My conclusion is that this happens because the Data Analytics field has expanded so widely that even those of us with one foot in the data space are struggling to find the roles we fit in. My mentor actually confirmed this. She went through the same thing when she was job hunting. The advantage that I, and hopefully you have now, is that with this information in hand, we can do so much more. It finally clicks. If you design dashboards, you fall under the developer category. If you build reports, you also fall under the developer category. Even if you are using visualization tools such as Tableau or Power BI to design and build solutions, you are still a developer in the analytics context. It makes total sense, doesn't it? I know this might sound very obvious for a lot
of you. However, it was not that obvious to me. And perhaps it is not that obvious if you look it up in Wikipedia either. As of today, Wikipedia lists three categories under developer:
- software developer,
- video game developer, and
- web developer.
With this information, how is one supposed to get to the conclusion that a Business Intelligence Developer is, potentially a BA who develops data solutions? Maybe there are some smarter readers out there. And maybe I am not as smart as I thought. Anyways, I had my aha! moment thanks to my mentor.
By applying to DA positions only, my mentor pointed out, you are probably missing out on your best chances.
Specially, since candidates competing for those positions have a lot to offer. Does a list of ten different packages and programming languages sound familiar to you? That wish list is more common than not, right? So, note to yourself: Next time you are job hunting, take some risks, challenge yourself and include Business Intelligence Analyst and Business Intelligence Developer in your job applications, or at least read the full posting, so at least you don't self-eliminate by the position name.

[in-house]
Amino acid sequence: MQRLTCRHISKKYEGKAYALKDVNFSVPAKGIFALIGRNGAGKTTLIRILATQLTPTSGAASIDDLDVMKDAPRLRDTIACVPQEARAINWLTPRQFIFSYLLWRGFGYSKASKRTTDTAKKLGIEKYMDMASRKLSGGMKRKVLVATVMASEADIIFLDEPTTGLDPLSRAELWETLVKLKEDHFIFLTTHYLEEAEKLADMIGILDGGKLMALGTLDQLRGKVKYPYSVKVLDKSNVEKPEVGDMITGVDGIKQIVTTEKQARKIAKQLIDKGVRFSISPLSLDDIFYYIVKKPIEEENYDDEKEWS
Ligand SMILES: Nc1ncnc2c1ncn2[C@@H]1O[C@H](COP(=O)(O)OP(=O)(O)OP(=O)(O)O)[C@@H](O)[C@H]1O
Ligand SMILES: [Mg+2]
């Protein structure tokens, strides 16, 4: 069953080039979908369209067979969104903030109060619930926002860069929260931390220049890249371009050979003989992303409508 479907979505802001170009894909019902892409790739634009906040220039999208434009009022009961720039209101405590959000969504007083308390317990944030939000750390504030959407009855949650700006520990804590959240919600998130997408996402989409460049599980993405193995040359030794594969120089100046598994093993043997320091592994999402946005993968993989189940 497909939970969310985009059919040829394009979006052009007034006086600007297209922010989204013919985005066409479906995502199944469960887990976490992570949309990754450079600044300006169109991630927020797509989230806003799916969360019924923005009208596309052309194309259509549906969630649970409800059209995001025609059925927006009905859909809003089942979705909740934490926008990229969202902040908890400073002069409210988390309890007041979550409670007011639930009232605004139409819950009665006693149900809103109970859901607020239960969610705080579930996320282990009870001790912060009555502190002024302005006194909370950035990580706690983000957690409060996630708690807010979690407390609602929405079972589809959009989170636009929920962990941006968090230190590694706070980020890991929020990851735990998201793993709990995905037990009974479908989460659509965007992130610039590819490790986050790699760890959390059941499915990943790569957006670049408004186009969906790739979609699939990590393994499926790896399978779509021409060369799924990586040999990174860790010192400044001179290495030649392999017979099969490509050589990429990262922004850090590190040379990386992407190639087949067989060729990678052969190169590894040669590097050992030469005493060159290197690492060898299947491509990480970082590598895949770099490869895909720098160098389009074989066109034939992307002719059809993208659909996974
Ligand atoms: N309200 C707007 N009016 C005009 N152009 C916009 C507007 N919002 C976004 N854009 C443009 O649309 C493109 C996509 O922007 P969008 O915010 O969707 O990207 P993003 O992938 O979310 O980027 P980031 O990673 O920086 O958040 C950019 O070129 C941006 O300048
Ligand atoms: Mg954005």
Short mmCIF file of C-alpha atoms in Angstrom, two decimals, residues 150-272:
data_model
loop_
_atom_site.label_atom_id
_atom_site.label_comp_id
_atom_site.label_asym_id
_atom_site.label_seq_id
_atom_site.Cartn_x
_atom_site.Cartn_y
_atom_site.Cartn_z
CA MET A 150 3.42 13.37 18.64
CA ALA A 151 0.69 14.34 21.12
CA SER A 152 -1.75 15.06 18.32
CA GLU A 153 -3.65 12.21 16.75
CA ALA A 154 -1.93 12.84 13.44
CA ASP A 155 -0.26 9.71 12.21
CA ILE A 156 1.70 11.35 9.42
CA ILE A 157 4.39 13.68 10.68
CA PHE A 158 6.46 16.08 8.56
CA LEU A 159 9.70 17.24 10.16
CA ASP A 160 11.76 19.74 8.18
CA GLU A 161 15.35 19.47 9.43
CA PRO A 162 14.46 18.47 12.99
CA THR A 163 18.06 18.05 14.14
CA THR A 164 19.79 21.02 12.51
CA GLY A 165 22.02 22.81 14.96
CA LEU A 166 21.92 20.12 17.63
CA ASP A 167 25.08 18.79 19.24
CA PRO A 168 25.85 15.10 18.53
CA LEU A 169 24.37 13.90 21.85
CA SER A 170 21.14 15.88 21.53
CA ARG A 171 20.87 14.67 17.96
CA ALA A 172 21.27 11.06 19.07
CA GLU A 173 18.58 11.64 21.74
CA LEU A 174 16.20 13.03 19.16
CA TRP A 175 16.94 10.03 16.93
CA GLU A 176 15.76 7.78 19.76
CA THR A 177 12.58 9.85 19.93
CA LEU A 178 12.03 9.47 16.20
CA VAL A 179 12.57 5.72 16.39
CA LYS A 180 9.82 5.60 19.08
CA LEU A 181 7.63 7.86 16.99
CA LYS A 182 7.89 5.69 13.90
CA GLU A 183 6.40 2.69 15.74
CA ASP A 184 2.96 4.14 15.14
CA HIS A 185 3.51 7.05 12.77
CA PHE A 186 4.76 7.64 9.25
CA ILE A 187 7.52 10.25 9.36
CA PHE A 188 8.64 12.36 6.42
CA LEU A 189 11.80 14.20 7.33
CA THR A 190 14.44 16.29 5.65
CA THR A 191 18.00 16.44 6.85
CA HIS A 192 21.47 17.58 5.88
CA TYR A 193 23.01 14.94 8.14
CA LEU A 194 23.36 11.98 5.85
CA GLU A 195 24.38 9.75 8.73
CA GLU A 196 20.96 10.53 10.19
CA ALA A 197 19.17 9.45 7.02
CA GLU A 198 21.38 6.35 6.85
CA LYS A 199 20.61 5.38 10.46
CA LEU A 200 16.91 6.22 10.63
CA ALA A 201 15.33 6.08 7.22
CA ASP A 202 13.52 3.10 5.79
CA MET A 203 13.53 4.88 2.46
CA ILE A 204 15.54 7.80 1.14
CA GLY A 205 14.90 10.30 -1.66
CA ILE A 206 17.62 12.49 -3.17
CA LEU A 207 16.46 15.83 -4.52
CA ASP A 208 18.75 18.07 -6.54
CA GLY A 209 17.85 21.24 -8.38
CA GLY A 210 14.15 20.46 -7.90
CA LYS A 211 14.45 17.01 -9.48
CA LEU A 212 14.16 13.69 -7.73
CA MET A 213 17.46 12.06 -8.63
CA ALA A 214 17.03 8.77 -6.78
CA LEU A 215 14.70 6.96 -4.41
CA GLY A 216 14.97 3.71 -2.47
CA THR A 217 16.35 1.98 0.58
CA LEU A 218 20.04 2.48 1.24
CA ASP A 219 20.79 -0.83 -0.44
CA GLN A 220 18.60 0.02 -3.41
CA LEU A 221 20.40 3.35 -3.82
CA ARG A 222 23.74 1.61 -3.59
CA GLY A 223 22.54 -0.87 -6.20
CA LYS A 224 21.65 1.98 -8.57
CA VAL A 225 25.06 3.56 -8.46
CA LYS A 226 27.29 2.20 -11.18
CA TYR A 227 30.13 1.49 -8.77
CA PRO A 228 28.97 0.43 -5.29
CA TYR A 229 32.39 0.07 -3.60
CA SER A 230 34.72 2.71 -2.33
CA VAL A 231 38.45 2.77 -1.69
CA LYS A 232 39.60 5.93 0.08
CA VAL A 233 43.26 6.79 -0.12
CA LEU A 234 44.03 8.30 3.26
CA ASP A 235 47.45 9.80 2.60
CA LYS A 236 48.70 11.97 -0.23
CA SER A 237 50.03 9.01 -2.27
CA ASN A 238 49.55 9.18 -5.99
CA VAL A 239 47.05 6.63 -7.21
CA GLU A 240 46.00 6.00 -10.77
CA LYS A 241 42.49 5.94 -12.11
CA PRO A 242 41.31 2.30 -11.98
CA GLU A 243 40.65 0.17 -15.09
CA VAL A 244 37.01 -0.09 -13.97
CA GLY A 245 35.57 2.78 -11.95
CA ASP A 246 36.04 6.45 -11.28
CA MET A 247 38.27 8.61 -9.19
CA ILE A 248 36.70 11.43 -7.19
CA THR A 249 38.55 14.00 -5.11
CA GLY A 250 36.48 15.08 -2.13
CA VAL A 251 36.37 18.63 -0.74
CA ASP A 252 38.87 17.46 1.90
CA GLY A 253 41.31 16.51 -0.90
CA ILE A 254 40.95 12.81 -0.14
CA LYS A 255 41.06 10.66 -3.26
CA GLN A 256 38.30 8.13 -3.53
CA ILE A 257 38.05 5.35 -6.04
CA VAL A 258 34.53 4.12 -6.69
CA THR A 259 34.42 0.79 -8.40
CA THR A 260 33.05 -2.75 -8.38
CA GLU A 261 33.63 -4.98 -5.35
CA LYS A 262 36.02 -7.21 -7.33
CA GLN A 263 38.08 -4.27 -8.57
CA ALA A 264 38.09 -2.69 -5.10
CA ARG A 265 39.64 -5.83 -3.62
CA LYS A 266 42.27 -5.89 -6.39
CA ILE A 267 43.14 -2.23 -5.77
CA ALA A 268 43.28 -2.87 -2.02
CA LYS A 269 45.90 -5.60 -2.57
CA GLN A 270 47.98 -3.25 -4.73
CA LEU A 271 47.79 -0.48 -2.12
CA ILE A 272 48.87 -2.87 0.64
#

To wrap it up, professionals who use visualization tools such as Tableau and Power BI can still be referred to as developers. This is because we can "develop" solutions in these platforms. This might sound "simple" as opposed to the complexity of being a developer. However, give yourself some (or a lot of credit!) because we know there is a lot of work behind building a meaningful and effective BI solution. Yes, these tools, make the job "easier", but the developing piece comes down to being able to efficiently use what the software offers. So, for those of you out there who are just starting in this beautiful, yet challenging analytics path: You can grow into a data related career as a developer without necessarily being the most talented one…technically speaking (no pun intended!).
My last piece of advice is: “If your brain thinks algorithms and programming languages are more complicated than fun, then leverage your skills and excel at everything else” - LLMM
Be top-notch at gathering requirements, understanding the business logic, building queries, modeling data, mining data, discovering trends and patterns, and above all, become the best at communicating insights. Oh please! work on those communication skills as much as you can. I know you know. It makes a difference. So the short answer to I don't write code, should I still consider myself a developer? Absolutely yes!
Finally, Thank you to all of those who have been instrumental in my professional journey, to my coach, and my mentors. Thank you to those who have inspired me along the way, my instructors and industry leaders who have answered my technical and non-technical questions. And of course, to those who encouraged me to resume my professional career in the data space, whatever the role I take "looks" like. Thank you LightsOnData for allowing me to share my experience with your community. Thank you BCIT for providing an education with such high standards and top notch instructors. Thank you BCIT Career Services staff for finding me such a great mentor. Yes! mentors do make a big difference!